The Chief Executive Leung Chun-ying has called for the filibuster against the controversial Medical Council reform bill to be halted.
The final Legislative Council meeting of the current term will take place between Wednesday and Friday. Medical sector lawmaker Leung Ka-lau has been constantly calling for headcounts in the chamber – which can last for 15 minutes each – in order to stall the bill’s progress.
Leung warned that time is running short, ahead of a meeting with the Executive Council on Tuesday. The Medical Registration (Amendment) Bill has gone through its second reading, but the remaining process has to be completed with only around 30 hours of meeting time left.
“If matters proposed by the government to the LegCo or the Finance Committee cannot be passed in the next few days, the whole legislative process would have to be restarted after the new LegCo is formed [in October],” Leung said.
Leung said that the other two remaining bills scheduled after the Medical Council reform bill, regarding the oversight of private columbaria and fire safety, were also important.
It would be “very unfortunate” if the two other bills could not be passed, Leung said.
Some members of the public were concerned that the Medical Council reform bill’s addition of four non-doctor members to the council may allow the government to take control more easily, and that requirements for foreign doctors to work in Hong Kong may be lowered, sparking fears of underqualified mainland doctors practising in the city.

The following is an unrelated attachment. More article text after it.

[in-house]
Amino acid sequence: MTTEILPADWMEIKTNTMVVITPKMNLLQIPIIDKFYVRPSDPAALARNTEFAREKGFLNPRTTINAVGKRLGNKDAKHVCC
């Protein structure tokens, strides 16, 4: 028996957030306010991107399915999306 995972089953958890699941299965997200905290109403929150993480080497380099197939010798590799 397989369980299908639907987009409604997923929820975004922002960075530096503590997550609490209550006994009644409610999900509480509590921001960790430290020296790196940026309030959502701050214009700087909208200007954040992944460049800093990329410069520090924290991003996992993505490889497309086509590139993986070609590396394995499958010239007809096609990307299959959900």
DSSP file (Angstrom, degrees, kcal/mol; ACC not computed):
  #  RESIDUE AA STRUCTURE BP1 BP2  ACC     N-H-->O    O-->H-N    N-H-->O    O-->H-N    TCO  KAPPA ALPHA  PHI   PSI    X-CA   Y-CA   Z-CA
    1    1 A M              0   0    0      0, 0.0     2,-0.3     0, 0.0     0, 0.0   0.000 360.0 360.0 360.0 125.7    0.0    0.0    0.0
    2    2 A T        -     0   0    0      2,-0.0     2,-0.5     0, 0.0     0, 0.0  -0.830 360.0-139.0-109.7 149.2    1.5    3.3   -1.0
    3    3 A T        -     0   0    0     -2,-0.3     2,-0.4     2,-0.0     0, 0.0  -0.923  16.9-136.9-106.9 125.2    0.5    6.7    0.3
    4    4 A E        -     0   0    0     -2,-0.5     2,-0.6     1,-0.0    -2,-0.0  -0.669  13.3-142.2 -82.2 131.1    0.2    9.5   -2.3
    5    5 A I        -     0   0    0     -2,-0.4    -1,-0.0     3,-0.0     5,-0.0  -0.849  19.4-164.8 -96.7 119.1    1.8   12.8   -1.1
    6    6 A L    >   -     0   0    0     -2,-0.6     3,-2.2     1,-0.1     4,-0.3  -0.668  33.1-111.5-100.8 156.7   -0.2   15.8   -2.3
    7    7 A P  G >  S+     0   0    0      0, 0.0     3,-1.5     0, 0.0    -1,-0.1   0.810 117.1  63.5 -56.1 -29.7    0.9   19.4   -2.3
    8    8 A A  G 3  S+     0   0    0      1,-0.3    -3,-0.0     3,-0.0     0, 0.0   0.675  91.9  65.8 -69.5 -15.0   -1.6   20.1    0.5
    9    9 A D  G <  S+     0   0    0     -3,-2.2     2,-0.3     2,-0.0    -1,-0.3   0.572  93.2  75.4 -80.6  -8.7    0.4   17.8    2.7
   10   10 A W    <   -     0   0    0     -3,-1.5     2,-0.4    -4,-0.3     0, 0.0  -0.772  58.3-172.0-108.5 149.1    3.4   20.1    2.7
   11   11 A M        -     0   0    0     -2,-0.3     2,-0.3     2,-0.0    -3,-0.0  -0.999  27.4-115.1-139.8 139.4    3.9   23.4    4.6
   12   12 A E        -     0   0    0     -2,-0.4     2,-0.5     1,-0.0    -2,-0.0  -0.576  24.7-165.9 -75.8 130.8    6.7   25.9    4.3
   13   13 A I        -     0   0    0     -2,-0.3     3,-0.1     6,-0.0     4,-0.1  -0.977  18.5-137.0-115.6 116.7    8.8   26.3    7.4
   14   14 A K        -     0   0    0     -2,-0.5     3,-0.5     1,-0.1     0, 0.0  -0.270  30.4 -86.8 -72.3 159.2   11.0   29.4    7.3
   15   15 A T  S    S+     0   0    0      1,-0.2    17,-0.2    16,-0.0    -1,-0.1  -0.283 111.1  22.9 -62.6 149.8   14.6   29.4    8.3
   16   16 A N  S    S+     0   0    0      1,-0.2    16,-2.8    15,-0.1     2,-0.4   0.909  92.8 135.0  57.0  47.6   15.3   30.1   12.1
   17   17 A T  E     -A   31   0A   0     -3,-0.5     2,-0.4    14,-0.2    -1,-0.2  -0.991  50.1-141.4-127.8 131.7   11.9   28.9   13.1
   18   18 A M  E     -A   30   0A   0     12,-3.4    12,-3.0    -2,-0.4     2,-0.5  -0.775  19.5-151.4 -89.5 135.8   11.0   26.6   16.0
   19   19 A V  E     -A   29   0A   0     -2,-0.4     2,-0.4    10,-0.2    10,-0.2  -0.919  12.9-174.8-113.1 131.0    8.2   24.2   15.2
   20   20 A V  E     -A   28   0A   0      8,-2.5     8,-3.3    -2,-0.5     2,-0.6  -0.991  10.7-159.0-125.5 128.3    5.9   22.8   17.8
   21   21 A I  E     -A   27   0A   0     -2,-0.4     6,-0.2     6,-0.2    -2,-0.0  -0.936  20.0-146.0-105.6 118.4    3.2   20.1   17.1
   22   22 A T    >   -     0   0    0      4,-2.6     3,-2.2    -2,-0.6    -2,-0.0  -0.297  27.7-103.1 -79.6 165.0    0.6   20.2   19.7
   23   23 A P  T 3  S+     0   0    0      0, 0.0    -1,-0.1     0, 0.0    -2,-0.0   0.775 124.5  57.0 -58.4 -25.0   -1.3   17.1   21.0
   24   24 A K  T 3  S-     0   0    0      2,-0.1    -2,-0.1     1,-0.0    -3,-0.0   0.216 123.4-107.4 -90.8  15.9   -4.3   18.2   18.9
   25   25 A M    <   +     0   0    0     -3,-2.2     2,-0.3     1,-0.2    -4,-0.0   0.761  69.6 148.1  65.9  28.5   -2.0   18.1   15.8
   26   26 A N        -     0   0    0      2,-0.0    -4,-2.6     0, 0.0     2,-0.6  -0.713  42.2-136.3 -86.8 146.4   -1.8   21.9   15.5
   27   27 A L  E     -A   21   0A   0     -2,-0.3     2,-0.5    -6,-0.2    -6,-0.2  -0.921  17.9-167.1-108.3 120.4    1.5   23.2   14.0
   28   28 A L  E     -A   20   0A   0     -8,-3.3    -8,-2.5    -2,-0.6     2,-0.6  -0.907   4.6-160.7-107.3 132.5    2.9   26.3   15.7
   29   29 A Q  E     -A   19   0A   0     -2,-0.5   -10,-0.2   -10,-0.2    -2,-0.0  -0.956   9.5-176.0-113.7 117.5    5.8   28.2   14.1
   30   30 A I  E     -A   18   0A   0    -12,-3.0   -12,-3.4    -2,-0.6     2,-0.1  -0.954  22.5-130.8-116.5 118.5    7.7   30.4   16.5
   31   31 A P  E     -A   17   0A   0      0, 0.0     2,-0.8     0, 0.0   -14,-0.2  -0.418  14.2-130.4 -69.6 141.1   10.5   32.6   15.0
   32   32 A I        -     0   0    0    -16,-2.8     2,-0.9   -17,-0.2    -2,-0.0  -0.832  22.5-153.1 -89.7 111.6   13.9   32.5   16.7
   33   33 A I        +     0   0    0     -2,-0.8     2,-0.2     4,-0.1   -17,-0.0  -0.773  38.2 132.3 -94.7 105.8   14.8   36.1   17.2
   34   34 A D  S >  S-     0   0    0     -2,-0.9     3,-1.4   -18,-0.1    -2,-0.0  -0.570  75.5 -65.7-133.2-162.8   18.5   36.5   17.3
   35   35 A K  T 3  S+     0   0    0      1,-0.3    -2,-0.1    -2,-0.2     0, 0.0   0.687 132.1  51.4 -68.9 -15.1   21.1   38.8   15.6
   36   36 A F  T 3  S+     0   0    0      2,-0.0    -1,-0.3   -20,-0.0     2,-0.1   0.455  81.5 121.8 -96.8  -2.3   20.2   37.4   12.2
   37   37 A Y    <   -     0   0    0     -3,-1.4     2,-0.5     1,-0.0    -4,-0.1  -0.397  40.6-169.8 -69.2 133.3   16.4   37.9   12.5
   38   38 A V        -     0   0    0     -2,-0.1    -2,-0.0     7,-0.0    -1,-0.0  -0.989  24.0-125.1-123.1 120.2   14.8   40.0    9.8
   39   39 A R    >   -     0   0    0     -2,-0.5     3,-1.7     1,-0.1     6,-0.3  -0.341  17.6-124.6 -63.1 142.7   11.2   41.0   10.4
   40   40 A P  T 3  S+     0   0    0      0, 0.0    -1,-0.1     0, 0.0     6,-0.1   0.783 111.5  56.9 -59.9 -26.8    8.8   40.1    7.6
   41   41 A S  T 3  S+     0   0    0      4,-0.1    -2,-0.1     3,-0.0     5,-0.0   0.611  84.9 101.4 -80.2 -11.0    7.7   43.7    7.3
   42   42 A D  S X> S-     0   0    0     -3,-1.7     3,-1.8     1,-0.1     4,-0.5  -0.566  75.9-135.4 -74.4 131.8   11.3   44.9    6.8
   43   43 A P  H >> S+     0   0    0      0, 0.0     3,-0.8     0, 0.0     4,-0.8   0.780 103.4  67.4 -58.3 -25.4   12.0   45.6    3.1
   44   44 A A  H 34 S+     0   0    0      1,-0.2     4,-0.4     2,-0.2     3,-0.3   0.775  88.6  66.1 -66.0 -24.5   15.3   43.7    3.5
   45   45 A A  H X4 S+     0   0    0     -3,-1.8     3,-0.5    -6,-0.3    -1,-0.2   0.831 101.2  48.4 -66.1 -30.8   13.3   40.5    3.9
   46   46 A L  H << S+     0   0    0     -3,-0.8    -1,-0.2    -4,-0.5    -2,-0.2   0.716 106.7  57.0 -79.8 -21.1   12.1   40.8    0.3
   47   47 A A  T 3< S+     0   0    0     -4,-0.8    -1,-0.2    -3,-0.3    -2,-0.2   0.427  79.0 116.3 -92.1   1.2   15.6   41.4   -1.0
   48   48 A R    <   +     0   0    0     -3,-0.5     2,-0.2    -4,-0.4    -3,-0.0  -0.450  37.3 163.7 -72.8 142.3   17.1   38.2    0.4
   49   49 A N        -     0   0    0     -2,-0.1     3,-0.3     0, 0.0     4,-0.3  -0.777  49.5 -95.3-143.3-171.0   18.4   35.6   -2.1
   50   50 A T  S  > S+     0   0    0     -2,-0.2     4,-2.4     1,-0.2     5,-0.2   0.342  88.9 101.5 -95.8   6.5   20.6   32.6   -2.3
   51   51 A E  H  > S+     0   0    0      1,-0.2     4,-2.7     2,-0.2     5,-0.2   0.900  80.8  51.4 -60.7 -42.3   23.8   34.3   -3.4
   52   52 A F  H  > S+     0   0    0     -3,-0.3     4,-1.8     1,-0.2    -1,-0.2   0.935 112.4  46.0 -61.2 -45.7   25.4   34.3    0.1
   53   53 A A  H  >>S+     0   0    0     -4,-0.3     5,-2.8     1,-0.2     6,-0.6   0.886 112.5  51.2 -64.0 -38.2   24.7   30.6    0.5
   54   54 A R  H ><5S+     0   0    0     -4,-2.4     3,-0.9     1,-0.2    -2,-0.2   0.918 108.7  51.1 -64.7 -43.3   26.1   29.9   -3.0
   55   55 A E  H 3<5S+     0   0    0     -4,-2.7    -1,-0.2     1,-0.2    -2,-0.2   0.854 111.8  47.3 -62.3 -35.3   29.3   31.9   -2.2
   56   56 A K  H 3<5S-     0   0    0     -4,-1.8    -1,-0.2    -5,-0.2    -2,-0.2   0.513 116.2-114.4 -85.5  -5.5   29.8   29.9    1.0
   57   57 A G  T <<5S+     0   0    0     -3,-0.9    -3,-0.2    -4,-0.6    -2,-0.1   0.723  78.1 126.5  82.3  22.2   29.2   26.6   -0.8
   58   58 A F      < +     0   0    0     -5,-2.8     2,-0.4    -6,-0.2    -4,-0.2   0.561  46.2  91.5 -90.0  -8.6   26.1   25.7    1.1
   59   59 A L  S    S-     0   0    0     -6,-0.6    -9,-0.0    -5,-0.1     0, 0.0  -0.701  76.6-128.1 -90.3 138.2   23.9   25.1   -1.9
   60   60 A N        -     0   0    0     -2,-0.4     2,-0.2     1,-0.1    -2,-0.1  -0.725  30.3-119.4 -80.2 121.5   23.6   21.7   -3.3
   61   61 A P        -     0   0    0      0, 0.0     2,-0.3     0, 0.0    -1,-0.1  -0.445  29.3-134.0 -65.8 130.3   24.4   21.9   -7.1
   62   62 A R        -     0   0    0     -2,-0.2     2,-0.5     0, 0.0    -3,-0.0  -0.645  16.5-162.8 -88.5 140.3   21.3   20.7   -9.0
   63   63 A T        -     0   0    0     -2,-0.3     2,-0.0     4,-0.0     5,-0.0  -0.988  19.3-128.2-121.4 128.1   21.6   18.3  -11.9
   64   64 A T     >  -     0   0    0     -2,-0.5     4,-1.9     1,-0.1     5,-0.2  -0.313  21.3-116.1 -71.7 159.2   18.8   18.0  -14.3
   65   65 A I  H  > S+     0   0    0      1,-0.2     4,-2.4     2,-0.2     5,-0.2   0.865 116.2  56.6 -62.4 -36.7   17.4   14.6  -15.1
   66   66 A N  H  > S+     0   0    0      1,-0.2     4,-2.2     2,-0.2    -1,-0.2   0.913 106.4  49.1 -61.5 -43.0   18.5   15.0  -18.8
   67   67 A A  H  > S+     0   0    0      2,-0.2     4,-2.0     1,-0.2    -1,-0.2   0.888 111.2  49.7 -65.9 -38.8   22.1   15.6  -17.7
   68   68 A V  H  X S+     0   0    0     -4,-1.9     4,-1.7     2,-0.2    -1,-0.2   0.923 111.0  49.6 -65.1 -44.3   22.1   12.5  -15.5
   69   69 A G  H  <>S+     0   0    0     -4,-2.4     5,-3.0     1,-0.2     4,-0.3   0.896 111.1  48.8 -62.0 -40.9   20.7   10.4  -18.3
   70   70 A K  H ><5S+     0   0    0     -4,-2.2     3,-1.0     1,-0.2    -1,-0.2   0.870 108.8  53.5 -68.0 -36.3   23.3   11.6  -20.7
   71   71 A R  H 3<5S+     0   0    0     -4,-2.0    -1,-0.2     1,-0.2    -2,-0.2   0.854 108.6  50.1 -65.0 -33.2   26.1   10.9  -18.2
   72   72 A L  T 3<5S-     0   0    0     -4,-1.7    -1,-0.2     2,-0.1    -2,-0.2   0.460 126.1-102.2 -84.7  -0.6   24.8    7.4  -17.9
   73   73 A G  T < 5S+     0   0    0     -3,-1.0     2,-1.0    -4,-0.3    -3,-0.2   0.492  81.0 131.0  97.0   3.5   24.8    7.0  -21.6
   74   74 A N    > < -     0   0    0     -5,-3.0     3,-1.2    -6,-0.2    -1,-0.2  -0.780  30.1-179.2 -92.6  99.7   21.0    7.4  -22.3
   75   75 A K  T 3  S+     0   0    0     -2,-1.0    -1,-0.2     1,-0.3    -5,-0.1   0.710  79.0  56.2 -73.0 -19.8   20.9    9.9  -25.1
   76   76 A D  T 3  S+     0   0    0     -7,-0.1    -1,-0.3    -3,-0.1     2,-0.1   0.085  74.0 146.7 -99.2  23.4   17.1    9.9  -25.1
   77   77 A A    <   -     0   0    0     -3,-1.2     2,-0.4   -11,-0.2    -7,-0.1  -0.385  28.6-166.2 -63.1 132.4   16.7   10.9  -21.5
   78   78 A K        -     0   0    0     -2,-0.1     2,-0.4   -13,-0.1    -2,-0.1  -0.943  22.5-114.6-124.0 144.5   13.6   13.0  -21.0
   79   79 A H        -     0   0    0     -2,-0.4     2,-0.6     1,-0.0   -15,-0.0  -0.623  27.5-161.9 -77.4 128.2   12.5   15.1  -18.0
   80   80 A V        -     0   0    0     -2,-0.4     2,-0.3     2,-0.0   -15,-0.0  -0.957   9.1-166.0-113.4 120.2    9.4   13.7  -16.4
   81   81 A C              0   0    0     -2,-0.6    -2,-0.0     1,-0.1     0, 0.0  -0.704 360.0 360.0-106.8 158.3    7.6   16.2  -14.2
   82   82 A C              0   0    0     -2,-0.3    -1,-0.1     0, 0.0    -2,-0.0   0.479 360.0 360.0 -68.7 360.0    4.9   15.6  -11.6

The bill will be read by the Committee of the Whole Council of the LegCo on Wednesday, where lawmakers can speak as many times as they wish on the bill.
Alfred Wong Yam-hong, a member of the pro-democracy doctors group Médecins Inspirés, said that the group has given a set of information to all lawmakers to allow them to speak more effectively in the chamber.
Wong denied it was part of an effort to start a filibuster. He said the bill would affect the health of Hong Kong people and the legislation process was “too rushed.”
People Power lawmaker Ray Chan Chi-chuen told Apple Daily that at least ten lawmakers will “speak proactively” to force the government to accept compromises. Civic Party lawmaker Claudia Mo Man-ching said she will also do the same.
Mo’s party colleague lawmaker Dr. Kwok Ka-ki has proposed amendments as an alternative plan to reform the Medical Council to reduce number of Council members appointed by the government, but the government refused to support them.
The party’s lawmaker Alvin Yeung Ngok-kiu said he will speak proactively if the government failed to switch its stance and support Kwok’s amendments.
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